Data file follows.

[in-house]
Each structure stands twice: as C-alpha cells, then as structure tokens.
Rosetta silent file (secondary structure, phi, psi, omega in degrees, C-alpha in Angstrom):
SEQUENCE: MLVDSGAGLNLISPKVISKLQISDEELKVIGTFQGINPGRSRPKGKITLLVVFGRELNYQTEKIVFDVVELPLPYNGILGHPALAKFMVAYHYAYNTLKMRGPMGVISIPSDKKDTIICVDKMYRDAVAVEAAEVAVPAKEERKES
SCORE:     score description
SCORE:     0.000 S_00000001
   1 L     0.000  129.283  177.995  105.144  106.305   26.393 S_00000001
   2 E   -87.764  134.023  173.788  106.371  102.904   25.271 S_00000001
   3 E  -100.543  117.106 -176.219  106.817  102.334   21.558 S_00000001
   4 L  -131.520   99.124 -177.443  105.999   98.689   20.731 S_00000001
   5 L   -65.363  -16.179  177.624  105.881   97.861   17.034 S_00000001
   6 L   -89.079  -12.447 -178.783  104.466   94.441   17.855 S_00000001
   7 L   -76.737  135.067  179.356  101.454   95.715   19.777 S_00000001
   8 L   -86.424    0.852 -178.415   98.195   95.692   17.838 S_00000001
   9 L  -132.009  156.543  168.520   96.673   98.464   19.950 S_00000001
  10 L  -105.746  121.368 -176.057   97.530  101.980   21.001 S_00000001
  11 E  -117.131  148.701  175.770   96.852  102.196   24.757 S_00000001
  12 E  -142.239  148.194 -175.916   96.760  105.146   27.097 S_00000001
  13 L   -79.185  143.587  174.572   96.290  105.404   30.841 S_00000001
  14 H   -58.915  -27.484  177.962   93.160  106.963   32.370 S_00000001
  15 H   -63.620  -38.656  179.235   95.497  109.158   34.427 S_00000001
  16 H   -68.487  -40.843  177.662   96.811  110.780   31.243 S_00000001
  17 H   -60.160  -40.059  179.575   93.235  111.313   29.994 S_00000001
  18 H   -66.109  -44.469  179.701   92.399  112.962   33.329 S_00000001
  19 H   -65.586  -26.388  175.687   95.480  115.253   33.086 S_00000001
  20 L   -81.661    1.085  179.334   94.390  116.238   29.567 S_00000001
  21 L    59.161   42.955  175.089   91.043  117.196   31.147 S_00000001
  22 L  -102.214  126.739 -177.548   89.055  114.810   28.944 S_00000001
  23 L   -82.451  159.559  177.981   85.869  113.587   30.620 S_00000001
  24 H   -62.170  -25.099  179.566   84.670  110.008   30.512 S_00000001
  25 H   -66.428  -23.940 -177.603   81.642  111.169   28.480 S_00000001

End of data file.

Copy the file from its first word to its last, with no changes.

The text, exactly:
[in-house]
Each structure stands twice: as C-alpha cells, then as structure tokens.
Rosetta silent file (secondary structure, phi, psi, omega in degrees, C-alpha in Angstrom):
SEQUENCE: MLVDSGAGLNLISPKVISKLQISDEELKVIGTFQGINPGRSRPKGKITLLVVFGRELNYQTEKIVFDVVELPLPYNGILGHPALAKFMVAYHYAYNTLKMRGPMGVISIPSDKKDTIICVDKMYRDAVAVEAAEVAVPAKEERKES
SCORE:     score description
SCORE:     0.000 S_00000001
   1 L     0.000  129.283  177.995  105.144  106.305   26.393 S_00000001
   2 E   -87.764  134.023  173.788  106.371  102.904   25.271 S_00000001
   3 E  -100.543  117.106 -176.219  106.817  102.334   21.558 S_00000001
   4 L  -131.520   99.124 -177.443  105.999   98.689   20.731 S_00000001
   5 L   -65.363  -16.179  177.624  105.881   97.861   17.034 S_00000001
   6 L   -89.079  -12.447 -178.783  104.466   94.441   17.855 S_00000001
   7 L   -76.737  135.067  179.356  101.454   95.715   19.777 S_00000001
   8 L   -86.424    0.852 -178.415   98.195   95.692   17.838 S_00000001
   9 L  -132.009  156.543  168.520   96.673   98.464   19.950 S_00000001
  10 L  -105.746  121.368 -176.057   97.530  101.980   21.001 S_00000001
  11 E  -117.131  148.701  175.770   96.852  102.196   24.757 S_00000001
  12 E  -142.239  148.194 -175.916   96.760  105.146   27.097 S_00000001
  13 L   -79.185  143.587  174.572   96.290  105.404   30.841 S_00000001
  14 H   -58.915  -27.484  177.962   93.160  106.963   32.370 S_00000001
  15 H   -63.620  -38.656  179.235   95.497  109.158   34.427 S_00000001
  16 H   -68.487  -40.843  177.662   96.811  110.780   31.243 S_00000001
  17 H   -60.160  -40.059  179.575   93.235  111.313   29.994 S_00000001
  18 H   -66.109  -44.469  179.701   92.399  112.962   33.329 S_00000001
  19 H   -65.586  -26.388  175.687   95.480  115.253   33.086 S_00000001
  20 L   -81.661    1.085  179.334   94.390  116.238   29.567 S_00000001
  21 L    59.161   42.955  175.089   91.043  117.196   31.147 S_00000001
  22 L  -102.214  126.739 -177.548   89.055  114.810   28.944 S_00000001
  23 L   -82.451  159.559  177.981   85.869  113.587   30.620 S_00000001
  24 H   -62.170  -25.099  179.566   84.670  110.008   30.512 S_00000001
  25 H   -66.428  -23.940 -177.603   81.642  111.169   28.480 S_00000001